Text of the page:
In re Crumbs Bake Shop ─ Trademark Licensees May Be Able to Have Their (Cup)Cake And Eat It, Too
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Following a recent line of high profile and notable decisions that have sought to protect the rights of trademark licensees in a trademark licensor’s bankruptcy, the U.S. Bankruptcy Court for the District of New Jersey has issued a significant decision that, for the first time, extends the protections of Section 365(n) of the U.S. Bankruptcy Code to trademark licensees on equitable grounds (In re Crumbs Bake Shop, Inc., No. 14-24287 (Bankr. D.N.J. Oct. 31, 2014)).

Section 365(n) generally serves to mitigate an intellectual property licensee’s exposure to the risk of the licensor’s bankruptcy by allowing the licensee to treat the license as terminated or to elect to retain certain of its rights under the license. If the licensee accepts termination of its license, it can file a claim in the bankruptcy case, which would typically be treated as a pre-petition general unsecured claim. If the licensee makes an election under Section 365(n) to retain its rights, the debtor must comply with the confidentiality and exclusivity provisions of the license agreement and continue to provide access to the licensed intellectual property as it existed immediately before the bankruptcy filing. However, because Congress excluded trademarks from the definition of “intellectual property” under the Bankruptcy Code for the purposes of Section 365(n), courts have traditionally reasoned by negative inference that a trademark licensee’s rights to licensed trademarks are vulnerable if a trademark licensor in bankruptcy elects to reject the trademark license under Section 365(a).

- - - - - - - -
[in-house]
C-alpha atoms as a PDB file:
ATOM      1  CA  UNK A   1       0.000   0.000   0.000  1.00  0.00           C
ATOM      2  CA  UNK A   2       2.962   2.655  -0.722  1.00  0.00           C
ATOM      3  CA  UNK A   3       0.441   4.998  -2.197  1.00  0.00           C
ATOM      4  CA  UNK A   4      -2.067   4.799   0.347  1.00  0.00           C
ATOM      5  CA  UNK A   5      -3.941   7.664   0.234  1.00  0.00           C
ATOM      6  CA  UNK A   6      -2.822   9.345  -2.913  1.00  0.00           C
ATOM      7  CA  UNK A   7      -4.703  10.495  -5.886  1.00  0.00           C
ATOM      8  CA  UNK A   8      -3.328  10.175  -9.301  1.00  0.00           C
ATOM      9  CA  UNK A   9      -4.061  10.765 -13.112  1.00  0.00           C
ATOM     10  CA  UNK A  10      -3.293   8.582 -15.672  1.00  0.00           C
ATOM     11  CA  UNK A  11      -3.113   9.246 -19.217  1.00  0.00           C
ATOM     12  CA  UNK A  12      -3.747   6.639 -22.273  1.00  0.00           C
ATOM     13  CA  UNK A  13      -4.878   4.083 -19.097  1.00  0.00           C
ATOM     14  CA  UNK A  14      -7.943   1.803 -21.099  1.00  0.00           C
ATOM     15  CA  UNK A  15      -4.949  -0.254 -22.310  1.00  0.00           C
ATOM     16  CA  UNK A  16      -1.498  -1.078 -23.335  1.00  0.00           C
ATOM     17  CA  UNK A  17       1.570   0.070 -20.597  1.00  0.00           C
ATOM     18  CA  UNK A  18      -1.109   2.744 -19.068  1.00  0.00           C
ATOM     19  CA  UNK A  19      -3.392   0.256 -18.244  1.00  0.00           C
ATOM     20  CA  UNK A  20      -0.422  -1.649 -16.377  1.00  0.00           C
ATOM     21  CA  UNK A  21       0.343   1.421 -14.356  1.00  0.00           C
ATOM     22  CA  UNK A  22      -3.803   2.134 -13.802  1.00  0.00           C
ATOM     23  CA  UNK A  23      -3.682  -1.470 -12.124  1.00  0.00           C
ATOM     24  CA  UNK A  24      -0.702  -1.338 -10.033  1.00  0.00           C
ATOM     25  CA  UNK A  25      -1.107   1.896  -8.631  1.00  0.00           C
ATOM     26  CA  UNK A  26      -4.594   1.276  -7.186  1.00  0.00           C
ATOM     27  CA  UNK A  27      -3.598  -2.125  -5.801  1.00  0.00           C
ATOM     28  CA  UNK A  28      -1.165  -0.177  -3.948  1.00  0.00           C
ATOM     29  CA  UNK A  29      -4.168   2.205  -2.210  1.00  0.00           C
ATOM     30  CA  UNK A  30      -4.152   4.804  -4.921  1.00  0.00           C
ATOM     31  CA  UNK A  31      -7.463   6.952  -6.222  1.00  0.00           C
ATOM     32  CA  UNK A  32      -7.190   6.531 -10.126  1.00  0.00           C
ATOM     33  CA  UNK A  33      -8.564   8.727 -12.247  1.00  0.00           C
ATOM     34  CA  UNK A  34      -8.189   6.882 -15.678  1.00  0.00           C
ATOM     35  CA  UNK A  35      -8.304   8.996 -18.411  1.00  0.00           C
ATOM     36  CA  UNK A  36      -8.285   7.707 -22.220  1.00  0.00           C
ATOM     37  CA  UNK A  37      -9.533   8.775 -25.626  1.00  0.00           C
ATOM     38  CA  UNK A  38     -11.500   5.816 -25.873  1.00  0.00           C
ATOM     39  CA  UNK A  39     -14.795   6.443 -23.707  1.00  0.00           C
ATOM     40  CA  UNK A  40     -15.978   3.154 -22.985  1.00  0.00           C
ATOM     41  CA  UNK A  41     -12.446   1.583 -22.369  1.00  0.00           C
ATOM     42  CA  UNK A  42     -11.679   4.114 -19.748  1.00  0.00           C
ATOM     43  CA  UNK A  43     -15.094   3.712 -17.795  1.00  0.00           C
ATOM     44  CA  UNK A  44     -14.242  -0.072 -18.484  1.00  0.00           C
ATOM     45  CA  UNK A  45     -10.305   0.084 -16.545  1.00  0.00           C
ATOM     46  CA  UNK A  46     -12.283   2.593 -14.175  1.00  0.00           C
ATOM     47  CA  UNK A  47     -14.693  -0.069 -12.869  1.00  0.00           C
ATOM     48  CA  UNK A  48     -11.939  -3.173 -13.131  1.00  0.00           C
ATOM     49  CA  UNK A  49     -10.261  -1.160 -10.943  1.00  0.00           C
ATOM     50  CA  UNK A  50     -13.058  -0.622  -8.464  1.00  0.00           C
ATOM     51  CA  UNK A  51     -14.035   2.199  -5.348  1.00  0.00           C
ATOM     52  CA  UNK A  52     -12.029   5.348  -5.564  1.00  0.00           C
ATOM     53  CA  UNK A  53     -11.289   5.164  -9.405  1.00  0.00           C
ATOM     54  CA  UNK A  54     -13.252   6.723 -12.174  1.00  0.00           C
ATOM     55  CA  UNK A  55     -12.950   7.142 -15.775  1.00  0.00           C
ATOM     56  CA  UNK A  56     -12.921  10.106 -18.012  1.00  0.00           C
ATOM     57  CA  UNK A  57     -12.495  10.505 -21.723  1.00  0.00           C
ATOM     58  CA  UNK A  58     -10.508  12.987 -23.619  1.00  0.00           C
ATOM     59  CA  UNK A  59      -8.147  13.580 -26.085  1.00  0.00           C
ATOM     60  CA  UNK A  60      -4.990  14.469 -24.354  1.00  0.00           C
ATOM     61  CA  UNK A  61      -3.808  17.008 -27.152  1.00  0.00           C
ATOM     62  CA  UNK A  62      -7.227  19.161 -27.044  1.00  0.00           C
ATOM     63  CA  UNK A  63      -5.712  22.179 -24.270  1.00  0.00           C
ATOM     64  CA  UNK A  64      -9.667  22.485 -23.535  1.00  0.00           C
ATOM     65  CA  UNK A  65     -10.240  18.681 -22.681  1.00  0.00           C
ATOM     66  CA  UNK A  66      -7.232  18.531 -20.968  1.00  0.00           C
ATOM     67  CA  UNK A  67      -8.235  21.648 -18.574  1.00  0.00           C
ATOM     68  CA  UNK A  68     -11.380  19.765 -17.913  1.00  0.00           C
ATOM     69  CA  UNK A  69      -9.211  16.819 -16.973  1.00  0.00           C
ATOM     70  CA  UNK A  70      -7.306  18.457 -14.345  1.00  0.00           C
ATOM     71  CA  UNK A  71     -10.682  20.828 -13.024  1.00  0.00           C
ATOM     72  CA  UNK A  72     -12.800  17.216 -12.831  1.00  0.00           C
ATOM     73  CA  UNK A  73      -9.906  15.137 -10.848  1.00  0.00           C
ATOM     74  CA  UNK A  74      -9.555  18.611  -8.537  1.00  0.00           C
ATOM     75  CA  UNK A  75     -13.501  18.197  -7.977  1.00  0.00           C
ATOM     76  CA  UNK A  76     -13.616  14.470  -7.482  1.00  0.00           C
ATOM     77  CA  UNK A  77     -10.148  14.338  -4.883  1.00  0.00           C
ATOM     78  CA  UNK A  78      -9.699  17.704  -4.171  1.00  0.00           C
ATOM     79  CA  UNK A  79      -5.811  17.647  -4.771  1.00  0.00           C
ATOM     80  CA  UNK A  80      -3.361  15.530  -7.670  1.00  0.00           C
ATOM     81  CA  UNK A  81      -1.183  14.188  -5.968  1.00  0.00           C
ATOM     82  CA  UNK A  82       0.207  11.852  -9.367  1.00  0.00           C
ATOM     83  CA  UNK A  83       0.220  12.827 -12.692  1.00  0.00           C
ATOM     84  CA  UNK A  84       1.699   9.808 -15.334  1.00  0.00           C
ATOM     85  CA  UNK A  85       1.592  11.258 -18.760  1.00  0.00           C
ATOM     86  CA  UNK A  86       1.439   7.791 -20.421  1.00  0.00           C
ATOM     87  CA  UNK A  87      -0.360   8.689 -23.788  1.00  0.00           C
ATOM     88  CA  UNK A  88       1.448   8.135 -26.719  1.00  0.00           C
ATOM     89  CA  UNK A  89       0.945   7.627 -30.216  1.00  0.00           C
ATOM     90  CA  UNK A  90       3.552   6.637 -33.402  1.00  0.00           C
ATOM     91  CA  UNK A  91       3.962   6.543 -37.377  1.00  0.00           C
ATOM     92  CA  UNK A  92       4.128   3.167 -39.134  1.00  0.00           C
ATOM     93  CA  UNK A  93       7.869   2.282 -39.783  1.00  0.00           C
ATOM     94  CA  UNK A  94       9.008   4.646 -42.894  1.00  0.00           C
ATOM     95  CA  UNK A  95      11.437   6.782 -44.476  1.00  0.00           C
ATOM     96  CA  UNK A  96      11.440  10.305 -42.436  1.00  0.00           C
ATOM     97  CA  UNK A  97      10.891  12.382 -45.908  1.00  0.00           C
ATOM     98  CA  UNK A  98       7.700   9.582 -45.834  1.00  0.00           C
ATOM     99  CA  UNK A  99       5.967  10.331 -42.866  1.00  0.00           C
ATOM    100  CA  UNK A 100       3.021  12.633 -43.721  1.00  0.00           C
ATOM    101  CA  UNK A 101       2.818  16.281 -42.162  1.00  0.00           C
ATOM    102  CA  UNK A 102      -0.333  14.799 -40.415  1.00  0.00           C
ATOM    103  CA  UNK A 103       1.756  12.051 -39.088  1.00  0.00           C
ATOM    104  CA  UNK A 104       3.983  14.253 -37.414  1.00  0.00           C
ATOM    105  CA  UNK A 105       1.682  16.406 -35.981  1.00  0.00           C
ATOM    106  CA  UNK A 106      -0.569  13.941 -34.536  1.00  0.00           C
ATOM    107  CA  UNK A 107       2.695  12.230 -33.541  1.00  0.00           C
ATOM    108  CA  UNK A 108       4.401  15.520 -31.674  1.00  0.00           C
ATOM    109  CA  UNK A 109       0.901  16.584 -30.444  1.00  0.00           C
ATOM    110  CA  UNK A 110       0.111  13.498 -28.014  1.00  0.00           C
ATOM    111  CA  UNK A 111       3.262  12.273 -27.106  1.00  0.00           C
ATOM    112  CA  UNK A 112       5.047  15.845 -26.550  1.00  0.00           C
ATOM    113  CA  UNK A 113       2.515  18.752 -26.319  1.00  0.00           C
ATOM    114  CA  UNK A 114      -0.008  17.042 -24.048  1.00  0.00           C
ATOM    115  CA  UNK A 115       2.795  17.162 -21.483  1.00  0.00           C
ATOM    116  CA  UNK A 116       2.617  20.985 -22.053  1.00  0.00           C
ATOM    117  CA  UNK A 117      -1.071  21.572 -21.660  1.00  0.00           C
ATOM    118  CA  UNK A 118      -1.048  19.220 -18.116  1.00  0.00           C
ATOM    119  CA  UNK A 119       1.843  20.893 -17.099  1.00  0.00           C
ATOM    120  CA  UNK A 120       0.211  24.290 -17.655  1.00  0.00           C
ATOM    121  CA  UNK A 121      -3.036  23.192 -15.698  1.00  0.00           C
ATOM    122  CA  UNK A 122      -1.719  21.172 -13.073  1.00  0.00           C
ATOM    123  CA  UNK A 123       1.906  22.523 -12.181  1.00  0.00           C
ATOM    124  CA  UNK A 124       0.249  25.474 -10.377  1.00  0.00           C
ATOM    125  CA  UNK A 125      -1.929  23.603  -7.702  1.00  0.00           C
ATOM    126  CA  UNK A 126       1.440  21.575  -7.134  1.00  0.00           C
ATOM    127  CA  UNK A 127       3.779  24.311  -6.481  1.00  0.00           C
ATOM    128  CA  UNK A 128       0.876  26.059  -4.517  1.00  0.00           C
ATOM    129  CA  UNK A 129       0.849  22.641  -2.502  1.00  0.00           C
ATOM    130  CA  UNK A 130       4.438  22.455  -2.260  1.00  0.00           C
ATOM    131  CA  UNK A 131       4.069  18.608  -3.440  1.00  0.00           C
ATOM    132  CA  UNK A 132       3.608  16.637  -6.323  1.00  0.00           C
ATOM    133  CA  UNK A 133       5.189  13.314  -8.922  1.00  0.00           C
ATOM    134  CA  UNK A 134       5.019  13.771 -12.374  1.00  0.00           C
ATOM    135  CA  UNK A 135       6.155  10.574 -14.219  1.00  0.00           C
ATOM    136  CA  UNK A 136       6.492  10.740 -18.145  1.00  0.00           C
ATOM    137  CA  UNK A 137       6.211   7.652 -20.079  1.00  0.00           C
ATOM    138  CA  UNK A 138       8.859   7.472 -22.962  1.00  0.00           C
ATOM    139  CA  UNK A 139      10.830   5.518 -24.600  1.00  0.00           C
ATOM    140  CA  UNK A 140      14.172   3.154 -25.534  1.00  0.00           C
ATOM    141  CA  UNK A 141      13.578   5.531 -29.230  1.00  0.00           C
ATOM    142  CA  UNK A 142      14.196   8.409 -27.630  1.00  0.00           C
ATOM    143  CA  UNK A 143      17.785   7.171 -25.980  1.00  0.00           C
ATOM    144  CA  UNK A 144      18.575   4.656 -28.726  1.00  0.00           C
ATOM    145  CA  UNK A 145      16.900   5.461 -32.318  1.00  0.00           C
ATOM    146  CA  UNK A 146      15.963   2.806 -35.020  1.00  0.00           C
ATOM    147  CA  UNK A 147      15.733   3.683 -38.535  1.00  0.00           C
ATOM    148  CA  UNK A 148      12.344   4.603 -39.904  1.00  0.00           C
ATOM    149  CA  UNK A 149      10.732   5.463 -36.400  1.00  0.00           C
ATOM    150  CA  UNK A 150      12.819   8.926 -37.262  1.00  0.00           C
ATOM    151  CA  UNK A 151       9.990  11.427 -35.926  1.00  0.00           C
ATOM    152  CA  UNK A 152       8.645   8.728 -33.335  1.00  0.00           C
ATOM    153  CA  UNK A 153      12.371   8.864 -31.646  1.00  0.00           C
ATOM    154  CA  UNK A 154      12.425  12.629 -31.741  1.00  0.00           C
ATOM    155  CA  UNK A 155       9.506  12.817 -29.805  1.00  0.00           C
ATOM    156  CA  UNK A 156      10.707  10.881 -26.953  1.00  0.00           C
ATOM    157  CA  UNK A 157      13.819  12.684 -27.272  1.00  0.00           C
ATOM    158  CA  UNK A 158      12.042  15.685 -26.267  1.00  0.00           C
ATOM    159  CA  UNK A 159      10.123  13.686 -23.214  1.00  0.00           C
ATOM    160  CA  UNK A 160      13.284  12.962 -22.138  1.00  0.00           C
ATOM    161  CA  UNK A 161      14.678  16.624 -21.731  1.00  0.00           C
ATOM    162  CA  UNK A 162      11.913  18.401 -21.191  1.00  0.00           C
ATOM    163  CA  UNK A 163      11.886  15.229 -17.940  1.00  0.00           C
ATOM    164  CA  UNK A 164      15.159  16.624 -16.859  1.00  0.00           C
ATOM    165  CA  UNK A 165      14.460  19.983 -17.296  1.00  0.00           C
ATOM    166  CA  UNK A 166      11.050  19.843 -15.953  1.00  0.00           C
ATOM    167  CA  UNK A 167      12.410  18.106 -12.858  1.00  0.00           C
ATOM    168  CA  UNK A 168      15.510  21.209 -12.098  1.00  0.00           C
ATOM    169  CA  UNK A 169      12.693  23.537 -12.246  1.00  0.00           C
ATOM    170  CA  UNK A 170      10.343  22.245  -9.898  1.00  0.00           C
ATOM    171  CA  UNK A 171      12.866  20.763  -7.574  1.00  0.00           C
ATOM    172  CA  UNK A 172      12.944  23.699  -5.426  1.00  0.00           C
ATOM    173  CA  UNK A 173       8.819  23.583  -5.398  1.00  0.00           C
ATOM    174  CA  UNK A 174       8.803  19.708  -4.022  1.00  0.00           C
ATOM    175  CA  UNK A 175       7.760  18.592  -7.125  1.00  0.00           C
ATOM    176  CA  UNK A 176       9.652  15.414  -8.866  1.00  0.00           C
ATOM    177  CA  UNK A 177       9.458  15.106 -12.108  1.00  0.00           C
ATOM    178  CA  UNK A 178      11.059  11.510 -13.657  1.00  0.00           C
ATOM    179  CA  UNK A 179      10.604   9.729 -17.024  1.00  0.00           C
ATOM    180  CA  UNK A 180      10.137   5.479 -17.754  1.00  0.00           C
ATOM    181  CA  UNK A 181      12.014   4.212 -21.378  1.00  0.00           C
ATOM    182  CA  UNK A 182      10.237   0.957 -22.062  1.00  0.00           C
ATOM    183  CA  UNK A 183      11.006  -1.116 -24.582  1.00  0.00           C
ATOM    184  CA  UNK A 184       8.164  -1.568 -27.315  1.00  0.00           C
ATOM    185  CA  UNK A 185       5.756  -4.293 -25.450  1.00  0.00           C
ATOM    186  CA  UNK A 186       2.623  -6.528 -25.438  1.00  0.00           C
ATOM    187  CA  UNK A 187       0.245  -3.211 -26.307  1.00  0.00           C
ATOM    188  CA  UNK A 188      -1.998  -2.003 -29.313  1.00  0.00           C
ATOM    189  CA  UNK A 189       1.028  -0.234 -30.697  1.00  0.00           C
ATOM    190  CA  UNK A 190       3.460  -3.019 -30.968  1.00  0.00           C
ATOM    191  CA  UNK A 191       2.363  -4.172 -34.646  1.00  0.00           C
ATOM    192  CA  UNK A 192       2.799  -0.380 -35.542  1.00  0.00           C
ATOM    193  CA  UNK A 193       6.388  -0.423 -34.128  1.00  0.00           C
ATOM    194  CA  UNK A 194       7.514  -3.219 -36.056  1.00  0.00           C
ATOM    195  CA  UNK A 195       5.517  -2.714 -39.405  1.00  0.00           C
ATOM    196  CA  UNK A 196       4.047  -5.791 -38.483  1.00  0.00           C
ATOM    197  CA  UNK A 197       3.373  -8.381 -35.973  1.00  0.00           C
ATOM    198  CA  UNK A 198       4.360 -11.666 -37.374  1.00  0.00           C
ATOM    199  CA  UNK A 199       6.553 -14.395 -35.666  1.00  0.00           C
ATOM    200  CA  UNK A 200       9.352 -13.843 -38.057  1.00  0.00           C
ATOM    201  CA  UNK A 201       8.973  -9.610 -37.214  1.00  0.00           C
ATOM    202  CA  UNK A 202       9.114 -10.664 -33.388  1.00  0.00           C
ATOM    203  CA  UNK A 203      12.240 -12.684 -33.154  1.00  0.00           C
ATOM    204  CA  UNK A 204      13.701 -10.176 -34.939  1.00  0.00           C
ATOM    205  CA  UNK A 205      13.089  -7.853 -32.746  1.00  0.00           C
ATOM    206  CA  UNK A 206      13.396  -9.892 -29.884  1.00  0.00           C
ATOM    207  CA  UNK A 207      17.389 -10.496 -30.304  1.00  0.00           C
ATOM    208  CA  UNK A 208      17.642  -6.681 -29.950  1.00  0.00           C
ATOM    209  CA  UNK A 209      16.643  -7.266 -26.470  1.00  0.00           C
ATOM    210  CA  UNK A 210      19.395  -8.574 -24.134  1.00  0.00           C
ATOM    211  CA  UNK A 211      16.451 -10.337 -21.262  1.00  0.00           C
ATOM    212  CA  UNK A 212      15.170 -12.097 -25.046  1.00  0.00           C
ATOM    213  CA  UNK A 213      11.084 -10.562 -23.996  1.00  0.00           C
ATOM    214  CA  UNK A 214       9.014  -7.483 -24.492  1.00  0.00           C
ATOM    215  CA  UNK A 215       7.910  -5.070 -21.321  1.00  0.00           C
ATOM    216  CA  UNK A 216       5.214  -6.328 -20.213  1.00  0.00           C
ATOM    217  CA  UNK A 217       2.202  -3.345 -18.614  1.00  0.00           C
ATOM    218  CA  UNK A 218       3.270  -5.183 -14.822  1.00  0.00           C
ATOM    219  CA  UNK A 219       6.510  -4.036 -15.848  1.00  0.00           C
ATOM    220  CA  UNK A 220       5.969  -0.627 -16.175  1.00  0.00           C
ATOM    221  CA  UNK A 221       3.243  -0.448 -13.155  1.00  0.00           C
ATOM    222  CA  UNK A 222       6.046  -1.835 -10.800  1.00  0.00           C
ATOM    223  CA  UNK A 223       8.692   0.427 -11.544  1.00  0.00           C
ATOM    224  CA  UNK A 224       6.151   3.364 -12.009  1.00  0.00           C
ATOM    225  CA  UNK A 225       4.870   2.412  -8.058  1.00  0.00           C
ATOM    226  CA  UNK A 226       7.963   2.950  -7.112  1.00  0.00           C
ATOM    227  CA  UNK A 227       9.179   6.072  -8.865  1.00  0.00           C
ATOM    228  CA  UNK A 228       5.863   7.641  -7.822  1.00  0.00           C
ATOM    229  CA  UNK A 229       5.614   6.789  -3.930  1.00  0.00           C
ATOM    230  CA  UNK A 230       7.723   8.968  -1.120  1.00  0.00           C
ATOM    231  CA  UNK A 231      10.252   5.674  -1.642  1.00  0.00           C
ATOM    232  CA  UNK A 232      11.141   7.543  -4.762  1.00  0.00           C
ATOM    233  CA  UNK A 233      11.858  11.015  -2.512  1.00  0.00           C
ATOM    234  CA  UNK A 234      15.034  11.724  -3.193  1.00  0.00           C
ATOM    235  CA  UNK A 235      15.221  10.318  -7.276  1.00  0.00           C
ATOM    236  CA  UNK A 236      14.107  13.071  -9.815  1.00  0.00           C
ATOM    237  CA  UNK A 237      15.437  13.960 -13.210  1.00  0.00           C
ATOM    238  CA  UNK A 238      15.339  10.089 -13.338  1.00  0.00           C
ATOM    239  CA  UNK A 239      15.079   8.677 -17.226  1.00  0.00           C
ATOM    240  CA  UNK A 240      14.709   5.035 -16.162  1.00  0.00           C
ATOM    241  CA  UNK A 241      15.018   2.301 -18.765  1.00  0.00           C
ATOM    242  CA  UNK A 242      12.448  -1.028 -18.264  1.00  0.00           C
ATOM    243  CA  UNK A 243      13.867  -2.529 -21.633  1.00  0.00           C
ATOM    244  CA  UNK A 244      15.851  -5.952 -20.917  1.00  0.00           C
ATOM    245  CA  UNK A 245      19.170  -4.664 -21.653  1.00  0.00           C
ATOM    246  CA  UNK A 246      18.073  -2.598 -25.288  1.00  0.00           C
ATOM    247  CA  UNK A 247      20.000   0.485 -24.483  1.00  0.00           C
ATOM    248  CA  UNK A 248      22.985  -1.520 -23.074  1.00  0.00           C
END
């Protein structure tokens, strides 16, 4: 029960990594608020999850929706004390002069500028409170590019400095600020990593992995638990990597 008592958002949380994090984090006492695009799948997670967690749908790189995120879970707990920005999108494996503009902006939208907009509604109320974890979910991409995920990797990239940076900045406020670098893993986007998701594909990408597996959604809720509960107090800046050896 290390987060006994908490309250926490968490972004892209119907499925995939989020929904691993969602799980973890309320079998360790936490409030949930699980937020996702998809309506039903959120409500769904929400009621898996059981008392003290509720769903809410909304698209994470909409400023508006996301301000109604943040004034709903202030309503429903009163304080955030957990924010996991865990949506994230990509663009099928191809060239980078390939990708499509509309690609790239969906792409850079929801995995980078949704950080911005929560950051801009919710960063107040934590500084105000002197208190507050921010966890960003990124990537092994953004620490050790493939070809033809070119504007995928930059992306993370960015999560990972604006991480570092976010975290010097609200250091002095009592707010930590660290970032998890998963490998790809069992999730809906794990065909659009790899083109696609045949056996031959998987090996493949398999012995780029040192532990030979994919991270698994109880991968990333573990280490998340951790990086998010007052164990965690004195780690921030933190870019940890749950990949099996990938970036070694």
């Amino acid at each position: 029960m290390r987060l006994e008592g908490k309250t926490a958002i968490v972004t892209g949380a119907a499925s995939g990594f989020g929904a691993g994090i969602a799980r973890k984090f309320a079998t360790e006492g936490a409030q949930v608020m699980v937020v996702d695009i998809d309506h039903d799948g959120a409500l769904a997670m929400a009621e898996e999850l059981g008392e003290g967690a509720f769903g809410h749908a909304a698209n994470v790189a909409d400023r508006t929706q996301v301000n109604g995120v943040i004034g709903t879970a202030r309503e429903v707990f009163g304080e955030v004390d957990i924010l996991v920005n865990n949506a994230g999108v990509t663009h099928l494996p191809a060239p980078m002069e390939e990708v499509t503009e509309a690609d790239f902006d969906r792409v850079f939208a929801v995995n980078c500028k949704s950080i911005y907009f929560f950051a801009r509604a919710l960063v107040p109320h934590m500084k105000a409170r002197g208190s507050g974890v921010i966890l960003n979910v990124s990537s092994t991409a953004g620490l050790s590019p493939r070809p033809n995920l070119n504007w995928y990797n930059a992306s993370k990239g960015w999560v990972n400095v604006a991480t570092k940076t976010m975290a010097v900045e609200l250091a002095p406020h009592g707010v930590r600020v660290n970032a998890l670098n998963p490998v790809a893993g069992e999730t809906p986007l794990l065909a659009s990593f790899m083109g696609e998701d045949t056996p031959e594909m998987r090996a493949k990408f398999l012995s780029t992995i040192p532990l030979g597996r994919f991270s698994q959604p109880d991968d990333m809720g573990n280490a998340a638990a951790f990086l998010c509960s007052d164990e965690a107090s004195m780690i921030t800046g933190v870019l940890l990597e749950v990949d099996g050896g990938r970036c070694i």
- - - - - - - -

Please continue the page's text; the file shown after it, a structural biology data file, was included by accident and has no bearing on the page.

Recently, courts within the Third and Seventh Circuits have provided trademark licensees with protections against this vulnerability and the court’s decision in Crumbs extends this trend. Relying on the reasoning articulated by Judge Ambro in his concurring opinion in In re Exide Technologies, 607 F.3d 957 (3d Cir. 2010) (Ambro, J., concurring) and citing the legislative history of Section 365(n), the court concluded that even if Section 365(n) does not expressly apply to trademarks, the court has the equitable power to apply Section 365(n) to trademark licenses. In addition, the court concluded that the trademark licensees’ Section 365(n) rights were not vitiated by a Section 363 “free and clear” sale of the licensed trademark because it did not have the consent of the trademark licensees. Finally, because the applicable licenses were excluded from the Section 363 sale, the debtors were entitled to collect future royalties from the licensees.